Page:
Handling payer contract negotiations is never simple, and one area that many practices find particularly stressful is how to respond when a payer immediately says “no” to the terms you’re interested in pursuing. Although it can be off-putting to deal with an insurer who doesn’t want to work within your required terms, there are ways you can respond to keep moving the needle in your favor.
Check out a few strategies that can help you respond when a payer says no during contract negotiations.
Reframe the Conversation
While some negotiators may immediately walk away after hearing “no,” that’s the wrong response. You should reset your perspective to acknowledge that hearing “no” is not a failure, but is instead just part of the process. In fact, hearing “no” means the negotiation process is just starting — it’s a jumping-off point for you to ask for what you want and need.
Think about “no” being a benchmark that you need to hit along the way to getting a “yes.” When the payer says no, they’re trying to start the momentum, and what your practice must do is avoid halting that momentum before you can reach your goals.
Take Time for Contemplation
When a payer says no, they are giving you the opportunity to slow things down and contemplate the task at hand more carefully. You can think about how to get to the root of the issue while finding ways to work together with the payer so you can create an advocate who will get on your side.
You can think about which questions to ask that will help you better understand potential avenues that will get you to the agreement you’re seeking, and establish a stronger rapport so you’ll be able to use language the payer knows and understands.
Rather than responding to a “no” by asking what you can do to change their mind or arguing your point again, think about workarounds you might be able to pursue.
For instance, if you ask a payer to update the amendment language in your contract and they say no, you might instead ask them to adjust another area, such as the “termination without cause” clause. That way, they don’t have to change the amendment language you don’t like, but you’ve given yourself a way to get out of the contract without cause if necessary.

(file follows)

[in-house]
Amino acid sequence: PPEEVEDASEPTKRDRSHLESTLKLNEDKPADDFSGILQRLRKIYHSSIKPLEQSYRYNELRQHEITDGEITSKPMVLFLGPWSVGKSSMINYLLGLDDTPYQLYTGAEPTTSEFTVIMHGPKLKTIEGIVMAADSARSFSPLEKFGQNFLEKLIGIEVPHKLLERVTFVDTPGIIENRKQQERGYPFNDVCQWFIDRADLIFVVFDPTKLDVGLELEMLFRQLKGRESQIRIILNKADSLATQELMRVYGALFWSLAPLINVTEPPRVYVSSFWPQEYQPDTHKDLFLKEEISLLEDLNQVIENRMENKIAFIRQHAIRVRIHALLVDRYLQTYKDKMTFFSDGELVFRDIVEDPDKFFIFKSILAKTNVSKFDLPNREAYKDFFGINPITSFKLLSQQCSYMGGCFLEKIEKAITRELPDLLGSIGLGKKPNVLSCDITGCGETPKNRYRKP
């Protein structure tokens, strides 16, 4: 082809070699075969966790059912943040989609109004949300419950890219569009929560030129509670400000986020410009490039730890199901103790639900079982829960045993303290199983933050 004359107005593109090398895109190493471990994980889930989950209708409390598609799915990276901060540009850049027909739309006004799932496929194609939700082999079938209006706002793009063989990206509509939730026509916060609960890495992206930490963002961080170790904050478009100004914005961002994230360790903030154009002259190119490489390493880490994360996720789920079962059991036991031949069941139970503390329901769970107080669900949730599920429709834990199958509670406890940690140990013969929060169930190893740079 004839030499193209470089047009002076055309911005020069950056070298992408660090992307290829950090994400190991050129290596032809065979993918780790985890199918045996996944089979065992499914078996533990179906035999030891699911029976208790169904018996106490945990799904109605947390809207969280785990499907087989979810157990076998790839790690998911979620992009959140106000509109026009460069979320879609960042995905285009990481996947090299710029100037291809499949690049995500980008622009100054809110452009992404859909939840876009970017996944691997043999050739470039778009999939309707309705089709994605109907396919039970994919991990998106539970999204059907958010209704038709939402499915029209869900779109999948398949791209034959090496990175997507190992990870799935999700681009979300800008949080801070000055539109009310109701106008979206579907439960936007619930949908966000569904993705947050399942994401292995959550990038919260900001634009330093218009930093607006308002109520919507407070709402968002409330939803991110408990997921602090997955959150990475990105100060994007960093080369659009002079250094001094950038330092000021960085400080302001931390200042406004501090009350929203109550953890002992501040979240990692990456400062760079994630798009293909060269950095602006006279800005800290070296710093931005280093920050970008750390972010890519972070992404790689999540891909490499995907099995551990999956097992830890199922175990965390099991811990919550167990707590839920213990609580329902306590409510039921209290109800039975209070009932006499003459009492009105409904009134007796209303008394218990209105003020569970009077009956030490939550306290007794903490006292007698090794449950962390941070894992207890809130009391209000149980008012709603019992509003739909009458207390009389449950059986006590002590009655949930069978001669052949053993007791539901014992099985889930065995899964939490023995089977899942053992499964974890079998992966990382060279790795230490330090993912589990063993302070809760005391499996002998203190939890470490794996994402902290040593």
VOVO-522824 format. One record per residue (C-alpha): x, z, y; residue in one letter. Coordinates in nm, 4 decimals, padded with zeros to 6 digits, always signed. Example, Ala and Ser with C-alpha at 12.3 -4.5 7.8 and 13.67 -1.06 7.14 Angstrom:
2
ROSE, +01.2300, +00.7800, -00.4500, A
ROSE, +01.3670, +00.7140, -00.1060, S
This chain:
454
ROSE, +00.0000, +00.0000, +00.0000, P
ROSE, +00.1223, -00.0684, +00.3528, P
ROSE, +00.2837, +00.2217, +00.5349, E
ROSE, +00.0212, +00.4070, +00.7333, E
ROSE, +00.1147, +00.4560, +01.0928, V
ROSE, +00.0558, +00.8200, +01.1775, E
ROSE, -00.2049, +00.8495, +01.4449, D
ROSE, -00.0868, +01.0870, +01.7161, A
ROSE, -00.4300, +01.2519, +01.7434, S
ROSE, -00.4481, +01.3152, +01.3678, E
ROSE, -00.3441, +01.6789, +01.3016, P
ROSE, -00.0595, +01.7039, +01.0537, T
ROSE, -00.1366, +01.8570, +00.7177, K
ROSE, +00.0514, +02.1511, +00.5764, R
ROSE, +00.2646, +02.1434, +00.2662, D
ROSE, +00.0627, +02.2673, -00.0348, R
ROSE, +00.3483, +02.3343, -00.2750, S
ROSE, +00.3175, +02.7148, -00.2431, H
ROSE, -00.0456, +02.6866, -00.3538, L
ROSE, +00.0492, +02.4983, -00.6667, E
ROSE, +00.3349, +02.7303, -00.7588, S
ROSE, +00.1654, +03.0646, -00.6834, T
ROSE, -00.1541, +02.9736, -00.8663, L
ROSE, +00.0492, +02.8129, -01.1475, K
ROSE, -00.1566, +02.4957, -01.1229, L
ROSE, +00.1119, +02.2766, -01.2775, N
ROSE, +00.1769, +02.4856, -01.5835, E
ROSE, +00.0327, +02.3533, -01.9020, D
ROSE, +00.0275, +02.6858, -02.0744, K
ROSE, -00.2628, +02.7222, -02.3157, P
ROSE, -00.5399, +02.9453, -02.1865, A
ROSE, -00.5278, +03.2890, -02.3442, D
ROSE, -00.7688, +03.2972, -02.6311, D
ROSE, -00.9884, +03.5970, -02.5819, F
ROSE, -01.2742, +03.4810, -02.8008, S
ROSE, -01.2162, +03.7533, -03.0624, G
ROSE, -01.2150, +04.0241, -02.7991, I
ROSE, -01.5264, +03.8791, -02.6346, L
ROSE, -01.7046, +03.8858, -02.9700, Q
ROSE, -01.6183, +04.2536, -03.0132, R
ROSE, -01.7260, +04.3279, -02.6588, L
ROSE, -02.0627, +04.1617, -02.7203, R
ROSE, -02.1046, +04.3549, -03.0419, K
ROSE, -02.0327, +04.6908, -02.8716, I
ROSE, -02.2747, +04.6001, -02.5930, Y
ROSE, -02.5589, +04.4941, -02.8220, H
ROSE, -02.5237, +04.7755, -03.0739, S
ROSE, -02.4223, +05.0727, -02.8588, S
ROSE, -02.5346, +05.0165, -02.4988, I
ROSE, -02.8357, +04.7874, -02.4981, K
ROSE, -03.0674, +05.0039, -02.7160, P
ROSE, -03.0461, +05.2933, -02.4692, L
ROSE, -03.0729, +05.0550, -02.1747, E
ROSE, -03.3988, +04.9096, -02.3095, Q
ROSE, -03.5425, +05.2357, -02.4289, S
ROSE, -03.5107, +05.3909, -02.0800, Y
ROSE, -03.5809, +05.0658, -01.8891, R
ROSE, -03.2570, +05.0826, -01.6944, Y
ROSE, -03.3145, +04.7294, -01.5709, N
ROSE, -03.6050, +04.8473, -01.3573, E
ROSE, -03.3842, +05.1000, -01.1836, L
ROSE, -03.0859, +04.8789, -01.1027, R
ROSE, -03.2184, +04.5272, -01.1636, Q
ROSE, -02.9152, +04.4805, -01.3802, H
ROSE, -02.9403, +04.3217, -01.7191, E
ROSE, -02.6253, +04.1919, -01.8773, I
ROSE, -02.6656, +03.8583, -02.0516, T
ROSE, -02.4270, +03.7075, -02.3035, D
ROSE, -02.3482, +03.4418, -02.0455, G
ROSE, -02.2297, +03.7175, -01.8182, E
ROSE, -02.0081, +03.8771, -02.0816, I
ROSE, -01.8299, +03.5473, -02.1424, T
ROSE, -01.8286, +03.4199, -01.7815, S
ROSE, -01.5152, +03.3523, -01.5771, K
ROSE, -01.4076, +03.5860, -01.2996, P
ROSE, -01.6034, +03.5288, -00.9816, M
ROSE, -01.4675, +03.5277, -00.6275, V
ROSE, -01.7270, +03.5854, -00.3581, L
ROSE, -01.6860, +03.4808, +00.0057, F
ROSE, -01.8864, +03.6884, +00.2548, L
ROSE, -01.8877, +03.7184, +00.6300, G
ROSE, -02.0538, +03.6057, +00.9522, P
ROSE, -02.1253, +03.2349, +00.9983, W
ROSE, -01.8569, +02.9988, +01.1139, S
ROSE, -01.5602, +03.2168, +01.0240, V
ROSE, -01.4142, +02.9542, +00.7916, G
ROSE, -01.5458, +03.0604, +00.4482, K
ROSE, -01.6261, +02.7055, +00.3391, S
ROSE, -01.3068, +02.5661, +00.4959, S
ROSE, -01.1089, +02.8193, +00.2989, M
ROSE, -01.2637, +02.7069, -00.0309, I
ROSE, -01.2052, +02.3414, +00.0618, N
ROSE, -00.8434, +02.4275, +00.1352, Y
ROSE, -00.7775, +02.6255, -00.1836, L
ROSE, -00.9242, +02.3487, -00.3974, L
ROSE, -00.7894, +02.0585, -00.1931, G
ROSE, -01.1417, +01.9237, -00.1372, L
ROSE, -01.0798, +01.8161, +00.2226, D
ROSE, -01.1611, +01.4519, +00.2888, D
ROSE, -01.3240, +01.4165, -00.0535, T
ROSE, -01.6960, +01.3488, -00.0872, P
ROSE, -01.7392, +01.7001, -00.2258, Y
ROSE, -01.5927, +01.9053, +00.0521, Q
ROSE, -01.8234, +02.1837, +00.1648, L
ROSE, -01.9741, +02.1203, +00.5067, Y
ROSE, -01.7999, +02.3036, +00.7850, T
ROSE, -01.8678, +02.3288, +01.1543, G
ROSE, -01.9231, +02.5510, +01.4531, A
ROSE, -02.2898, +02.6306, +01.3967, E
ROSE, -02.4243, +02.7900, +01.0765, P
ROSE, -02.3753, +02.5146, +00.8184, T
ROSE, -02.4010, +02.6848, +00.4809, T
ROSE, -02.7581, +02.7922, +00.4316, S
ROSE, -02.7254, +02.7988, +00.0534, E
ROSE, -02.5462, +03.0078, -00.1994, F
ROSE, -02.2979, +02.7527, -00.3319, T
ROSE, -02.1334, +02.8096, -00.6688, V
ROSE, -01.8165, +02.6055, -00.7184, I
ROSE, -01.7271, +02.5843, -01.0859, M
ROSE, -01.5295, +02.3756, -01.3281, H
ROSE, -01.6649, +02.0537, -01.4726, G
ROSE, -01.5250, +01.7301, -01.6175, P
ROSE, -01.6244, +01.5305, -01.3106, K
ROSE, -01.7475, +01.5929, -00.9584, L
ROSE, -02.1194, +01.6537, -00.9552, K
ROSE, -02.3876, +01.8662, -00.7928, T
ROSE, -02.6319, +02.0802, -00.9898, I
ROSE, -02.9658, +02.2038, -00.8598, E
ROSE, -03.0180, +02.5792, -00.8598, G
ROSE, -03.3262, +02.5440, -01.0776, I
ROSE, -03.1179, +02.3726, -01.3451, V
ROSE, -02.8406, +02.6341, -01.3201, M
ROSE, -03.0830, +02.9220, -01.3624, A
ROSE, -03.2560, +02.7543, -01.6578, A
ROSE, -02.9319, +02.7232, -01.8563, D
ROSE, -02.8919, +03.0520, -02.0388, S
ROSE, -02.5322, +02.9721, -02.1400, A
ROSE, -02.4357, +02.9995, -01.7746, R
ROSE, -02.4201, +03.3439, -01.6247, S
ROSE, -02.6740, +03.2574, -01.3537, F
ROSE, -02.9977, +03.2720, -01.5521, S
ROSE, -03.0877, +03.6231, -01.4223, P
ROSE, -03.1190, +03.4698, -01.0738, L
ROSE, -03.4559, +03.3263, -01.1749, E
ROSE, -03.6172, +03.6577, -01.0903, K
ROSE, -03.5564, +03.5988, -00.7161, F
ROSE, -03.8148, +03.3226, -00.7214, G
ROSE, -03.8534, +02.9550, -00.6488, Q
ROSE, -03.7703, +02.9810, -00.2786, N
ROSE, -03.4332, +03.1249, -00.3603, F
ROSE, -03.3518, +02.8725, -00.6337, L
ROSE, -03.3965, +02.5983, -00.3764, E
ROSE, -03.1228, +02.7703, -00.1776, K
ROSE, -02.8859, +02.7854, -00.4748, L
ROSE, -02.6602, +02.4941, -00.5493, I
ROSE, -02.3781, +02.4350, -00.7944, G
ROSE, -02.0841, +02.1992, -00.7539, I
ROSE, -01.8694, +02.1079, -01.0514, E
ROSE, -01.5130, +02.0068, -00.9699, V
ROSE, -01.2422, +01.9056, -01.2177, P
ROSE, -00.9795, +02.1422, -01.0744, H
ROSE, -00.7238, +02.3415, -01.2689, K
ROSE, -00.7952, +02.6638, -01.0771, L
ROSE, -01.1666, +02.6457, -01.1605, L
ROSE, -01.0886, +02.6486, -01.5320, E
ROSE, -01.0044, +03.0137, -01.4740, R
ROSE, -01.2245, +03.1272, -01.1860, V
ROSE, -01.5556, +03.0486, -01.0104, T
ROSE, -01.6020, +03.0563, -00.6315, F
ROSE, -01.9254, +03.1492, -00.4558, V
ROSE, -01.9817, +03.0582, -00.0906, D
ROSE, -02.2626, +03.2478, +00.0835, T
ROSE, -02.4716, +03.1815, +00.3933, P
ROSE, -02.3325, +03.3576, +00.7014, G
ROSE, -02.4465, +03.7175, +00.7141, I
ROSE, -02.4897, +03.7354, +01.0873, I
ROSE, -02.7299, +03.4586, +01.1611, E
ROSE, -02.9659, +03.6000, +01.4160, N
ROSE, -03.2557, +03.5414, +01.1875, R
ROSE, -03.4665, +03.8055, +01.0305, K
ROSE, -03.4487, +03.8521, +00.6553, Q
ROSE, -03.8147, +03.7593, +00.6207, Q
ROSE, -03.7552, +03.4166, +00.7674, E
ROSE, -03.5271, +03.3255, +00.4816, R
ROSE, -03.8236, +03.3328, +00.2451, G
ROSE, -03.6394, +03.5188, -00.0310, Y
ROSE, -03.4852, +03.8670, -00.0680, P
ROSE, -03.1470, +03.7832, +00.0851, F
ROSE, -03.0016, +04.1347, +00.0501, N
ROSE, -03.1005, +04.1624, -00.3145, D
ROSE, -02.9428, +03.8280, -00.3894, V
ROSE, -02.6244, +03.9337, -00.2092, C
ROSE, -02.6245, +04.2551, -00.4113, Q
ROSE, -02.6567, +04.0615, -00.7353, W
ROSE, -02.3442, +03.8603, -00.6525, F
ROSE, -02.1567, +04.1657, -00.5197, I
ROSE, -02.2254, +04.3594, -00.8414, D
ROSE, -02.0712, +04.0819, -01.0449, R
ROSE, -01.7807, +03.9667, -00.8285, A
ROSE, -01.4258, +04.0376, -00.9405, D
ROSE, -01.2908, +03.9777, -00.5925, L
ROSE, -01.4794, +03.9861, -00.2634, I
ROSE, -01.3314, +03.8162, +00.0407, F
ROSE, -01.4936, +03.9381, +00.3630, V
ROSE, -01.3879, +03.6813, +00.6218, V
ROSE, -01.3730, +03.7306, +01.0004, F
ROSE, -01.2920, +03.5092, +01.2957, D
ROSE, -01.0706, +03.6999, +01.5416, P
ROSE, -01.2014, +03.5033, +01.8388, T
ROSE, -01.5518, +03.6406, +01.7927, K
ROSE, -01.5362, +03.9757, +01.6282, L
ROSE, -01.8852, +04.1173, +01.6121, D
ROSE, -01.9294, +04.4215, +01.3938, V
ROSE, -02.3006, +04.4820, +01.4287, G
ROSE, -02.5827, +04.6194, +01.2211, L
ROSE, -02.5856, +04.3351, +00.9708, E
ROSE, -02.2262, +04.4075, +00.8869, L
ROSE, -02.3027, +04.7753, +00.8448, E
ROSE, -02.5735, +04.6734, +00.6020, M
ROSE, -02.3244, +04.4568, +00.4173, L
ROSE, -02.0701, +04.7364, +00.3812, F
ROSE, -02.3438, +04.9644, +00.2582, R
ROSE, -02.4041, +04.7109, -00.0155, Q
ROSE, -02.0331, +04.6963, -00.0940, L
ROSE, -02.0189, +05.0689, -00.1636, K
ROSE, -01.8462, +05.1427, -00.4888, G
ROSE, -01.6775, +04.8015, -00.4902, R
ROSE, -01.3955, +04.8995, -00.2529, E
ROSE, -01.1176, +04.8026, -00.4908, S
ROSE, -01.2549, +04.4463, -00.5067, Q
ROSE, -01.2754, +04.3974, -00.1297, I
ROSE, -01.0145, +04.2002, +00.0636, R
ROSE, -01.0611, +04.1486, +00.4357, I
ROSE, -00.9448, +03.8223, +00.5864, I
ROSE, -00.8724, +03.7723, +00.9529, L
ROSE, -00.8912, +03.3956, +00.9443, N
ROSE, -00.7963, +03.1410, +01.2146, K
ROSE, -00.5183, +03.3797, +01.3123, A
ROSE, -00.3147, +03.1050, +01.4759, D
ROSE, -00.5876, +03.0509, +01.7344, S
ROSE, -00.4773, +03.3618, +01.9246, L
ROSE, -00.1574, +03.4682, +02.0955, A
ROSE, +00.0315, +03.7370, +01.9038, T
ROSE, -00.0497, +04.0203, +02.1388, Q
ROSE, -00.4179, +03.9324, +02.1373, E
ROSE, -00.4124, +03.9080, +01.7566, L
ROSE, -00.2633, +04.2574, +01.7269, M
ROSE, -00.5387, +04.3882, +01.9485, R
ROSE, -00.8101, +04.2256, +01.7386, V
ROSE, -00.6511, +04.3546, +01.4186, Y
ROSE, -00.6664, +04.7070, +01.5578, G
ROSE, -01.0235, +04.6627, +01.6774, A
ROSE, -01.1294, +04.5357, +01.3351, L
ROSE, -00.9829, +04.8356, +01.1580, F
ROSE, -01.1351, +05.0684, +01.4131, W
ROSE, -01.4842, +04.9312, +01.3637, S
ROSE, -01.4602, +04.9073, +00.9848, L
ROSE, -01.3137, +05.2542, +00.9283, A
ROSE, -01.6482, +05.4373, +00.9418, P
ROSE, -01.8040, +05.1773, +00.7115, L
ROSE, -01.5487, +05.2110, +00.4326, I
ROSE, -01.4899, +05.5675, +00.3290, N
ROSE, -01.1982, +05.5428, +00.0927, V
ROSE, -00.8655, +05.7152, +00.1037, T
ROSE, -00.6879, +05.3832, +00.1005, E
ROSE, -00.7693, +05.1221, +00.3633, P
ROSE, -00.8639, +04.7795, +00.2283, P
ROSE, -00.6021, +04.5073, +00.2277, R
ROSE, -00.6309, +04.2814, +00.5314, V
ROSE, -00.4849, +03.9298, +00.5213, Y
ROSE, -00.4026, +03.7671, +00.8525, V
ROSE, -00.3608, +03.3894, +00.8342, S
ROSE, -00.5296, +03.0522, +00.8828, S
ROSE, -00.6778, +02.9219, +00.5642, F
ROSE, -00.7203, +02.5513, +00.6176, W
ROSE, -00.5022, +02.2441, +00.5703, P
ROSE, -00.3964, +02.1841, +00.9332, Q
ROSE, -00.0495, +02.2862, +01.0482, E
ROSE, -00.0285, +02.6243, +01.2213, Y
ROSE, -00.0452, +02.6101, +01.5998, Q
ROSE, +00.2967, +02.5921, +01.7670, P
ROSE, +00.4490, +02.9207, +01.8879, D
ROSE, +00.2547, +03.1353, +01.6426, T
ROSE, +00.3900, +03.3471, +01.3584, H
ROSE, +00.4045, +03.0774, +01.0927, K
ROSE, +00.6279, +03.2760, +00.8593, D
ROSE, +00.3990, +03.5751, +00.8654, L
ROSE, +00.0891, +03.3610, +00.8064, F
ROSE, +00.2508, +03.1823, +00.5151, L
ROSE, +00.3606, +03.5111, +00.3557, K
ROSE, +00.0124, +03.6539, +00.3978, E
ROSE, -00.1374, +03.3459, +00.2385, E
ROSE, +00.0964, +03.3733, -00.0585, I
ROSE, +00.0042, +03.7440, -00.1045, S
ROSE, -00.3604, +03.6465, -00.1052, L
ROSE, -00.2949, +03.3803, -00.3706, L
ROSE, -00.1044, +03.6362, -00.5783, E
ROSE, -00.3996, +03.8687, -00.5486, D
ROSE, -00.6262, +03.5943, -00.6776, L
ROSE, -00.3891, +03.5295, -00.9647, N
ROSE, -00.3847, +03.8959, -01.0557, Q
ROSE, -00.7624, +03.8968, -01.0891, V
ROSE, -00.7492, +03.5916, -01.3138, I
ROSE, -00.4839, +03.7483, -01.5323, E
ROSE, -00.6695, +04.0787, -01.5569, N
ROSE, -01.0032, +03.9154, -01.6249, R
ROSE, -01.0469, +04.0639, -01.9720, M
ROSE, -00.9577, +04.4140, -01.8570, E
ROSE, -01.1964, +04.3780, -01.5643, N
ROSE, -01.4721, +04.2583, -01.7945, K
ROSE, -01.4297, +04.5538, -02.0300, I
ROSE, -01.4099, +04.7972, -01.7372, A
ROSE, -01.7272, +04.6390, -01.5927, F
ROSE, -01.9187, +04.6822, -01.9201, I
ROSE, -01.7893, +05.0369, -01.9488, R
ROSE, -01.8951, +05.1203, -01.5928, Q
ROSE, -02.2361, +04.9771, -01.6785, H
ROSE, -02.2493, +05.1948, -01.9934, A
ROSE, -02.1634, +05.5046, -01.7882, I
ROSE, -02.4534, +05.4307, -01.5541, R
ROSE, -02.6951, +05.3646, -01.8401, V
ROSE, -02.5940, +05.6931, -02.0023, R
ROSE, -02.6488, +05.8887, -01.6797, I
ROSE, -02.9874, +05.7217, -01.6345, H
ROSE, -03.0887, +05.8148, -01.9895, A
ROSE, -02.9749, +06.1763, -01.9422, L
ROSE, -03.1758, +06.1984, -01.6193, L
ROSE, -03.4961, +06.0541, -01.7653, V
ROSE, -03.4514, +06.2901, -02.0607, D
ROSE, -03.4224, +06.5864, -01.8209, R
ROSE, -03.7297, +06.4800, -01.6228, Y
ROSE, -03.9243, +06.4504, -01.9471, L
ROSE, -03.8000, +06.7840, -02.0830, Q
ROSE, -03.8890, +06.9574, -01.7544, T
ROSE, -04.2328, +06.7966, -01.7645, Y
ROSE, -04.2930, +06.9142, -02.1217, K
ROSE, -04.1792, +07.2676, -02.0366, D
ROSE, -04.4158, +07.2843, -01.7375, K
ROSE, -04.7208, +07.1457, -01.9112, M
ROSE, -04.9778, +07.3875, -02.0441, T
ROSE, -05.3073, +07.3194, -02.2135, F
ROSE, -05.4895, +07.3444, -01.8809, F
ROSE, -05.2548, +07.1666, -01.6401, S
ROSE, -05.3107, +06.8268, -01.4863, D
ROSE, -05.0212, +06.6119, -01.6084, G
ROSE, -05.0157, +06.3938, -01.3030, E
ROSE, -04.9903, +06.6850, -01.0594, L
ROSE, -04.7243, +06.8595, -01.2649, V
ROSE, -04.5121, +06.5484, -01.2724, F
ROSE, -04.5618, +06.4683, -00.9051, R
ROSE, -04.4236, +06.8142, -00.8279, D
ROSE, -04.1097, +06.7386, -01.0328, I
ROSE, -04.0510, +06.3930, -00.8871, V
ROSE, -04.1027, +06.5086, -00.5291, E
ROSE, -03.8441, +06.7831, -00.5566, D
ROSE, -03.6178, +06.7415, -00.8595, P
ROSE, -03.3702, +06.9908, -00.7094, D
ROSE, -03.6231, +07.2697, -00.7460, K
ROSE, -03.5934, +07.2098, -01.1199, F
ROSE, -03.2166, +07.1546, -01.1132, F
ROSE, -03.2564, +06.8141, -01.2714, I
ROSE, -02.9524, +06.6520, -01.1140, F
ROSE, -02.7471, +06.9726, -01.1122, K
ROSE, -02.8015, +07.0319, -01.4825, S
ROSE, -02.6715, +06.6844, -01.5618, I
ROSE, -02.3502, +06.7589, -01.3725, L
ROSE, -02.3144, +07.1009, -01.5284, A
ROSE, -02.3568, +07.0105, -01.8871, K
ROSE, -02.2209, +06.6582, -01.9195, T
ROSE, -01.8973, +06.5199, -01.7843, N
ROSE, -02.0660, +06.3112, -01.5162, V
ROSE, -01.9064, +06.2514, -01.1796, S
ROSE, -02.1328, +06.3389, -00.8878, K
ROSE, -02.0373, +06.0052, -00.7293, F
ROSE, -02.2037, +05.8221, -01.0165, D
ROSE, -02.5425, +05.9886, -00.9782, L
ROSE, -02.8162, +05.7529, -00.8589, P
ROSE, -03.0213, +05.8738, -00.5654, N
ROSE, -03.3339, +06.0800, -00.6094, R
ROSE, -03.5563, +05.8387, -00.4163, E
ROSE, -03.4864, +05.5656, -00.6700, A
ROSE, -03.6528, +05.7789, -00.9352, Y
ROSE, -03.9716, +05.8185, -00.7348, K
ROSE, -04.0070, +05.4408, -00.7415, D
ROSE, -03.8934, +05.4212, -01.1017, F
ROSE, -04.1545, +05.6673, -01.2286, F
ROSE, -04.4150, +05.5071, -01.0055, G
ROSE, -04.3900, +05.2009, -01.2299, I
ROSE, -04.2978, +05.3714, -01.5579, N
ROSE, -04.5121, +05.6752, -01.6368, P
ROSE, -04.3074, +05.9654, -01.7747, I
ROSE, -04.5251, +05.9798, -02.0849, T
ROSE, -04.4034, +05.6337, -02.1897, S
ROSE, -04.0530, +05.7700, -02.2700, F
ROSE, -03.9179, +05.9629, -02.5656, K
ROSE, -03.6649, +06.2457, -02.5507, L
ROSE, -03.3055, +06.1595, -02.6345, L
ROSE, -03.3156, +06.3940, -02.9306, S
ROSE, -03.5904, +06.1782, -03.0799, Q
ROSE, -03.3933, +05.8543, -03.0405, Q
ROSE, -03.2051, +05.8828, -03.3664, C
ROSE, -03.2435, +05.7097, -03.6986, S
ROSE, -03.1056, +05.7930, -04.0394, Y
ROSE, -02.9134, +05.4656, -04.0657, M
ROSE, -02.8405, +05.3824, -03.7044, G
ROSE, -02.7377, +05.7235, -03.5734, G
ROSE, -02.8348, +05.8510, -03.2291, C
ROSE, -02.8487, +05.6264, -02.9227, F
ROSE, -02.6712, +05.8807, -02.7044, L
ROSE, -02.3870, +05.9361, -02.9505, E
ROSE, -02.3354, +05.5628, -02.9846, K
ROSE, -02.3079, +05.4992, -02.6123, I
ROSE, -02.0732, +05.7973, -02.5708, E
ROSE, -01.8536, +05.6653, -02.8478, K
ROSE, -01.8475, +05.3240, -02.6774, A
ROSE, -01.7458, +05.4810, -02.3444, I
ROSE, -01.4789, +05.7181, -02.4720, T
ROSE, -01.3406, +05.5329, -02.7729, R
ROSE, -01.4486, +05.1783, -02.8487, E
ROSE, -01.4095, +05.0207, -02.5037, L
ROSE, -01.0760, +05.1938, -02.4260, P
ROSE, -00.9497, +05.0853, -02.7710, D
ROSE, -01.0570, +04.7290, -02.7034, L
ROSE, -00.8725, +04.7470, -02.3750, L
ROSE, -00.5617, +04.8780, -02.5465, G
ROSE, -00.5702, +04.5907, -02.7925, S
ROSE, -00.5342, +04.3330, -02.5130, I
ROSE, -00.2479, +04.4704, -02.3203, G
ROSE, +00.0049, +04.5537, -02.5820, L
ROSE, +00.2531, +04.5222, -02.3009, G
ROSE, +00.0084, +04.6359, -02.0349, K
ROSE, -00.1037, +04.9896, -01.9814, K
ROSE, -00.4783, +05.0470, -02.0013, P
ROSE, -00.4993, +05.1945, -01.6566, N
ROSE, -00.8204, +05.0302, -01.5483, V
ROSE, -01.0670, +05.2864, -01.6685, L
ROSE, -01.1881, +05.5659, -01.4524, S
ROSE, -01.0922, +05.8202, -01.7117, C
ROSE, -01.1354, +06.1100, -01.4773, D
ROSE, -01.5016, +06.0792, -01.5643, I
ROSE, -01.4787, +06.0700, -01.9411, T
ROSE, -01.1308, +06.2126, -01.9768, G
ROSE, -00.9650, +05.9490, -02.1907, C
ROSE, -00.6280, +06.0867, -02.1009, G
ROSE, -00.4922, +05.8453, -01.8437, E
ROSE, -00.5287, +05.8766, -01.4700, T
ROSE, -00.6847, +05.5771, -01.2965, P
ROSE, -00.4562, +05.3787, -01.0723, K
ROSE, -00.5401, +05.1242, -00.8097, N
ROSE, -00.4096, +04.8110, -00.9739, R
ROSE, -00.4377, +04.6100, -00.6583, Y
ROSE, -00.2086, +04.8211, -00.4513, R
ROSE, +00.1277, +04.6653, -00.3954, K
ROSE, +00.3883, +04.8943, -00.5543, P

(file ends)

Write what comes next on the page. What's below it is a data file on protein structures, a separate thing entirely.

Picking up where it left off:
Offer Choices and Options
Even though it can be challenging to bring up uncomfortable topics, it can help your case tremendously if you touch on the more difficult issues by using negotiation tactics that can help ease the conversation.
For instance, when you’re negotiating it can help to immediately tell the payer that you know you’re asking for a big change, preparing them for you to ask for a significant adjustment. This helps give them room to say no so you can start negotiating down from there.
It’s also helpful to offer choices and options. For instance, if you’re asking for a large rate increase, you might frame it with three possible options:
- “You could give us this increase over three years if you can’t give it to us in year one…”
- “We could keep the rates where they are, but take some carve-outs for these 10 specific codes…”
- “You could give us a blend of different rates from Medicare…”
Even though the end result might be the same no matter which option the payer chooses, you’ve given them creative license and allowed them to feel that they’re in control while sticking to your bottom line.
Ready for your next round of payer contract negotiations? Let expert Doral Jacobsen MBA, FACMPE, help during her latest online training, Negotiate Higher Rates from Payer Managed Care Contracts. Sign up today!
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